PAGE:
Oculofacial Plastic Surgeon
Laura Phan, M.D.
Laura Phan, M.D.
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  • 15055 Los Gatos Blvd Suite 320, Los Gatos, CA 95032. (408) 502-5000 0

Laura Phan, M.D.

Tearing is common. Tearing is due to main causes: over production or under drainageTears are produced by the lacrimal and eyelid glands and are drained by the tear ducts. Over production is usually reflex tearing to an irritant. The most common culprit of irritation is dry eye. When the eyes are significant dried, the clear surface of the eye, called the cornea, messages the lacrimal gland, which in turn increases tear production. This positive feedback, unfortunately, does not come with a negative feedback to turn off this mechanism. Therefore, more tears are produced than needed. Similarly, when there is allergen or foreign body on the eye, the lacrimal gland responds to this irritant and over produce tears. Under drainage is when the duct responsible for draining the tears becomes narrowed or completely closed. Common risk factors for the tear duct blockage are older age, female gender, history of significant seasonal allergy, sinus disease or chronic inflammation, or trauma to the nose. Of these risk factors, only seasonal allergy, sinus disease or chronic inflammation can be treated medically rather than surgically to help open up the tear duct. However, in long-standing conditions, the blockage may have already scarred down, in which case medication does not have an effect. 

Blockage occurs in one of three areas of the drainage system:
  • Blockage of the tear drain in the nose (nasolacrimal duct obstruction)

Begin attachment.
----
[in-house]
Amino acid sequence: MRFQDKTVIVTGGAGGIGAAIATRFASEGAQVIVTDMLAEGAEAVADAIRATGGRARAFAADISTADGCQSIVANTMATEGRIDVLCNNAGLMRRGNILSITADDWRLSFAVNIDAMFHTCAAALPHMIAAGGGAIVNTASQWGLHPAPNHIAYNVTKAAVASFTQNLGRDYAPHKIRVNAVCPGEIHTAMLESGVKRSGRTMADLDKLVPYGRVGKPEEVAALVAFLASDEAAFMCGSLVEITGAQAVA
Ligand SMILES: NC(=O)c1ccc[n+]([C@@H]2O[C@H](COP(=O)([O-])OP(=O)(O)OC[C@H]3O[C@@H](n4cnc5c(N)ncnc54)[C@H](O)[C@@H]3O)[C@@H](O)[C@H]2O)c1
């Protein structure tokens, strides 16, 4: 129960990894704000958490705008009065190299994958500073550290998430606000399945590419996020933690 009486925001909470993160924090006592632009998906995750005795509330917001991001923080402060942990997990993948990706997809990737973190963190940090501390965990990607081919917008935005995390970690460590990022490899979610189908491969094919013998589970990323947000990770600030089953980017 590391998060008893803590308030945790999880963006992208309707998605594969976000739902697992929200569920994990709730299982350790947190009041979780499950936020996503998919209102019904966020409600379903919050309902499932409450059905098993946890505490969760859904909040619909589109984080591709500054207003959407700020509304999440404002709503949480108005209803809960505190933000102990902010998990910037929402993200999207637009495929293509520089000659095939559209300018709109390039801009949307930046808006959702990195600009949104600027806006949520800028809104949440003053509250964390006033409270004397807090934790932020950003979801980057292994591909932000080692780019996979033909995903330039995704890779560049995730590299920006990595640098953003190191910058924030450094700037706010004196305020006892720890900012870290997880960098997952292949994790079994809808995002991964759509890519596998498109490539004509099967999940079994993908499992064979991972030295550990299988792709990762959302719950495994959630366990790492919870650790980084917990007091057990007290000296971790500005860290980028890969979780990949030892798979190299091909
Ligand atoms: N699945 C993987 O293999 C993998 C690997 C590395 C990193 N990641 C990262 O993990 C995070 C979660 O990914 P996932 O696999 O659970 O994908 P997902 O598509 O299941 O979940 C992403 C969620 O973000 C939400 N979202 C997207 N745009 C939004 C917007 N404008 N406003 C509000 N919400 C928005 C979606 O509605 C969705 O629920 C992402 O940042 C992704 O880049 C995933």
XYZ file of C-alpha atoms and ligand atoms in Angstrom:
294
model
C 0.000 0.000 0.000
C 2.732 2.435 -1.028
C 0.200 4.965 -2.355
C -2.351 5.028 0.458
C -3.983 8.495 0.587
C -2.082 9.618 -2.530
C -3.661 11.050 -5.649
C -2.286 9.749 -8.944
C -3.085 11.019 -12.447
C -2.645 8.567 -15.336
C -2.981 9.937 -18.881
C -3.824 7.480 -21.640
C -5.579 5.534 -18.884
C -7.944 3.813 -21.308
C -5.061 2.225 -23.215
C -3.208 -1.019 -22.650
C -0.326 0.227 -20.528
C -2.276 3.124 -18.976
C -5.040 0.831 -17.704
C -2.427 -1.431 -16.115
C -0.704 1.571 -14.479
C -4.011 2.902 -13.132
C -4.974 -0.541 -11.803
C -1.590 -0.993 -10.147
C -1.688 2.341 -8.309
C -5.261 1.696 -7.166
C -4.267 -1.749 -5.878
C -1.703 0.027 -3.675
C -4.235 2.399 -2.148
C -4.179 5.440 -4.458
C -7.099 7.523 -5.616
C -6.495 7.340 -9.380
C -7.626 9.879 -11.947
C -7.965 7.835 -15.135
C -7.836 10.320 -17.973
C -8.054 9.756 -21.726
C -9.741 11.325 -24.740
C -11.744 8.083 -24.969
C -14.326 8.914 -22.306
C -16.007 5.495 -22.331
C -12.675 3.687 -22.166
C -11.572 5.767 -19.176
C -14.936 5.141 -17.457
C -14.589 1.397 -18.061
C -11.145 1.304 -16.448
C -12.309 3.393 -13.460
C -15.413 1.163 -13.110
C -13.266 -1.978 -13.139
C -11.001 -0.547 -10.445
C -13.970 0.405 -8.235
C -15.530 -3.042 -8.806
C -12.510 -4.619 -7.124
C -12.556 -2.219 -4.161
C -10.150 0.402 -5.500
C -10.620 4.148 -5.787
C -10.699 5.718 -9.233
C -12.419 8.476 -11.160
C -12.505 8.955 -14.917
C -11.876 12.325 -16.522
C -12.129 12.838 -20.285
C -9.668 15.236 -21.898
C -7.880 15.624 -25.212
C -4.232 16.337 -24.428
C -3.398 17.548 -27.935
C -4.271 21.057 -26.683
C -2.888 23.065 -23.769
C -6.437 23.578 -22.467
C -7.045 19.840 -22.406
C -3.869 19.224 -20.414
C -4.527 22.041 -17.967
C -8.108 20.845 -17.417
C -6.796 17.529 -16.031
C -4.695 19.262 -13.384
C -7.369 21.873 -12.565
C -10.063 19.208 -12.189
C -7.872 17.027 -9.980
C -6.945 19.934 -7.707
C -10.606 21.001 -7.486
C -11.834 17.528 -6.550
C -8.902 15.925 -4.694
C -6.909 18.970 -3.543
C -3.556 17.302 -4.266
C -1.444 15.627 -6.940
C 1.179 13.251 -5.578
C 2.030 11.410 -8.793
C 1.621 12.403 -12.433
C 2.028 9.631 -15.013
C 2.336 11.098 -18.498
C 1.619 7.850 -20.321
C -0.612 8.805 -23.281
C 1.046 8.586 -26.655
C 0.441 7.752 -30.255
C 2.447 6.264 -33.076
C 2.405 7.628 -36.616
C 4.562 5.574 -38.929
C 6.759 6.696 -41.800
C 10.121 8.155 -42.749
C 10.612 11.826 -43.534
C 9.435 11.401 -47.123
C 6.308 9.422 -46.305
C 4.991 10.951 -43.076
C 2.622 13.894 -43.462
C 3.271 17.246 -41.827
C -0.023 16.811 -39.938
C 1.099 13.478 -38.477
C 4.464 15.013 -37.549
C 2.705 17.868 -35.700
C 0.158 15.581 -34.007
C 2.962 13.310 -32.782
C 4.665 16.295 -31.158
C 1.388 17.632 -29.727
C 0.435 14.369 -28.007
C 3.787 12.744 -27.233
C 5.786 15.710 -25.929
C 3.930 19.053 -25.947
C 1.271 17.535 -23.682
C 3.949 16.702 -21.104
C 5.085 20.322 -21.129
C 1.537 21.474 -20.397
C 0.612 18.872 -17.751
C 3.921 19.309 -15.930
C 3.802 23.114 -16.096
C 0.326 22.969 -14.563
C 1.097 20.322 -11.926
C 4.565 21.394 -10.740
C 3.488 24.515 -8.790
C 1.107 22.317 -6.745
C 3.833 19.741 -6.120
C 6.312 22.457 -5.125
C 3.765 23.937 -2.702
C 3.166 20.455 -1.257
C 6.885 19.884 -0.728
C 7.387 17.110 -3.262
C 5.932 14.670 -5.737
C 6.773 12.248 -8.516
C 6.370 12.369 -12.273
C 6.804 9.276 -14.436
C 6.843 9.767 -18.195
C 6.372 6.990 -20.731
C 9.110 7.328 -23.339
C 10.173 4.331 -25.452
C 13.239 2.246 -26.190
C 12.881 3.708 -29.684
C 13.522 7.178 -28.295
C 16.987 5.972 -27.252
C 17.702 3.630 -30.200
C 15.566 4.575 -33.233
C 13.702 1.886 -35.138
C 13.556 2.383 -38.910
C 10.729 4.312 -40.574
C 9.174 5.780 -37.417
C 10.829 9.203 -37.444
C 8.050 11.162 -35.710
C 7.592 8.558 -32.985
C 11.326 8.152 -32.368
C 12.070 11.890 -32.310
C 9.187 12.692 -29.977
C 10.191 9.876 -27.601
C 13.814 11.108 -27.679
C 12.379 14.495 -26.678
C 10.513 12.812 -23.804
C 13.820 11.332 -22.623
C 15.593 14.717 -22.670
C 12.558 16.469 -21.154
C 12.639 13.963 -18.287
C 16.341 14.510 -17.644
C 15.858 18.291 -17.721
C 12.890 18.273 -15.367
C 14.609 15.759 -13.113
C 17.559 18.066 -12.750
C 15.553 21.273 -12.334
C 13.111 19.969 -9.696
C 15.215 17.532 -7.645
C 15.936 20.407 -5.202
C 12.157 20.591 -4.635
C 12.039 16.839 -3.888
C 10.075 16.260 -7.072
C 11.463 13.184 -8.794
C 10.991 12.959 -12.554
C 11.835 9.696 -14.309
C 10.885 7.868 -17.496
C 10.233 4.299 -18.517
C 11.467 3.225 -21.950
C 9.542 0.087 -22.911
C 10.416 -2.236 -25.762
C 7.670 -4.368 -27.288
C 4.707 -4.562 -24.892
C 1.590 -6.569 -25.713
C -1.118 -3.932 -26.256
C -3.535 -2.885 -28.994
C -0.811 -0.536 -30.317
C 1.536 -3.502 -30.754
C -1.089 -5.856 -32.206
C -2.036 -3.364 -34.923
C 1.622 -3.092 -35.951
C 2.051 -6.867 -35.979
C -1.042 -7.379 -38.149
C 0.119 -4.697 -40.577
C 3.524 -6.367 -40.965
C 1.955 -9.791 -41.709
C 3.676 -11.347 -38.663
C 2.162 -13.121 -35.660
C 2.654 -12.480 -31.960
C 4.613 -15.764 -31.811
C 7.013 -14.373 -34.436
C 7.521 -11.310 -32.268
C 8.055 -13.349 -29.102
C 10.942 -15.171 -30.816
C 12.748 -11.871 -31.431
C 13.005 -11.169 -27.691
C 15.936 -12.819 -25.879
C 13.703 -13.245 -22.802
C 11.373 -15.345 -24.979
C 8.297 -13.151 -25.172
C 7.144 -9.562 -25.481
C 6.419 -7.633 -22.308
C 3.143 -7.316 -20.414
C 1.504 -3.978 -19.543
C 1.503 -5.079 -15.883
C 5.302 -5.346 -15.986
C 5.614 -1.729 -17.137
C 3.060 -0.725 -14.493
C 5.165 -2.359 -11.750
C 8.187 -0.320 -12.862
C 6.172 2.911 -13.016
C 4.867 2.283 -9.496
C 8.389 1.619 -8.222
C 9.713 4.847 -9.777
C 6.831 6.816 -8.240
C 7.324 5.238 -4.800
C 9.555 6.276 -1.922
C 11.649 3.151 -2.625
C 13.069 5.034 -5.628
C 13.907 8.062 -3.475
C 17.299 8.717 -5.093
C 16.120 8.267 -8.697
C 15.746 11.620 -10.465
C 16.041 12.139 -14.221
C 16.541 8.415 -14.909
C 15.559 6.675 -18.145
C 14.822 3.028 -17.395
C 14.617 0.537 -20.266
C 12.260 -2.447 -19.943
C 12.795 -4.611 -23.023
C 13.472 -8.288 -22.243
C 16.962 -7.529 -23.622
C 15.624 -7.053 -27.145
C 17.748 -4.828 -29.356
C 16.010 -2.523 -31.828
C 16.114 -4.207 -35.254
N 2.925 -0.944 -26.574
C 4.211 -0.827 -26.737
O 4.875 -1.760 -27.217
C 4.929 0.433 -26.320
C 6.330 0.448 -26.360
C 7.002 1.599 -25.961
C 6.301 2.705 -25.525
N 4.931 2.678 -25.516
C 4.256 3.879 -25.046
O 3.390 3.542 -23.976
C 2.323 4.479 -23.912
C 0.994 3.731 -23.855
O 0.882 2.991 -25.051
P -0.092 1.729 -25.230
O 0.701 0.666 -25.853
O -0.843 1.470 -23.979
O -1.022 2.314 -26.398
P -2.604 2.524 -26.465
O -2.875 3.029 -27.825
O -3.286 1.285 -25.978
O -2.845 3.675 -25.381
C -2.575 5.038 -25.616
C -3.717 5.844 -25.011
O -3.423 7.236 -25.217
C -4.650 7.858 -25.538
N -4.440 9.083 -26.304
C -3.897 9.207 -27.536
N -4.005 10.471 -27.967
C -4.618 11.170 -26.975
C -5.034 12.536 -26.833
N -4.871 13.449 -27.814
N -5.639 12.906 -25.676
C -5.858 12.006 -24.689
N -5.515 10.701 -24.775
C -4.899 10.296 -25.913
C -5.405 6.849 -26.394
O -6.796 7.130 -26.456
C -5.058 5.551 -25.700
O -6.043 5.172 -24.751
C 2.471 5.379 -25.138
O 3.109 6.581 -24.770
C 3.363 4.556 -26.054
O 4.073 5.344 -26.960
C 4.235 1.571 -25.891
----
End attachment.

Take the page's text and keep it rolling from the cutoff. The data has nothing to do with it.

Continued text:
• Blockage of the tear drain in the eyelid (canalicular obstruction)
  • Blockage of the tear drain opening on the eyelid margin (punctal stenosis)
In infants, tear duct obstruction is usually caused by a thin membrane blocking the opening of the tear duct in the nose. This typically resolves itself before the child is one year old. During this time, the infant is treated conservatively with massages of the lacrimal system. If the problem persists or causes infection, it may be necessary to open the blocked tear duct surgically.

In adults, most under drainage tearing requires surgical intervention. Tear duct surgery options include:
Tear duct intubation (stenting) – For narrowed punctum, canaliculus or tear duct (usually related to medication), a soft, plastic tube can be placed in the tear duct for few months to prevent further or permanent closure. This procedure is done in the operating room under either intravenous sedation or general anesthesia, depending on the patient's comfort level. Tube removal is simply performed in the office several months later and is painless. Tube has a high success rate if the blockage is partial and acute rather than chronic. It is also very tolerable, as rarely do patients feel the tube after the initial week.

Dacryocystorhinostomy (DCR) – If blockage to the tear duct is severe or chronic, an alternative communication needs to be created between the tear sac in the socket and the mucosa in the nose to allow tears to bypass the blockage and drain. This procedure is performed in the operating room under general anesthesia. It also involves placing a stent in the lacrimal duct for several months to help keep the new drainage system open. The stent is simply removed in the office and is painless. The stent is also very tolerable, as patients usually cannot feel the stent. The success rate of this surgery is 90-95%, especially when there is no history of tear sac infection or chronic inflammation.

Jones Tube placement (cDCR) – When there are no functioning lacrimal canaliculi in the eyelids, a rigid tube (the Jones tube) is placed in the inner corner of the eye into the nose. This Jones tube will stay in place permanently, although occasionally it needs to be replaced or repositioned. This procedure is usually the last resort, as the success rate is 50%.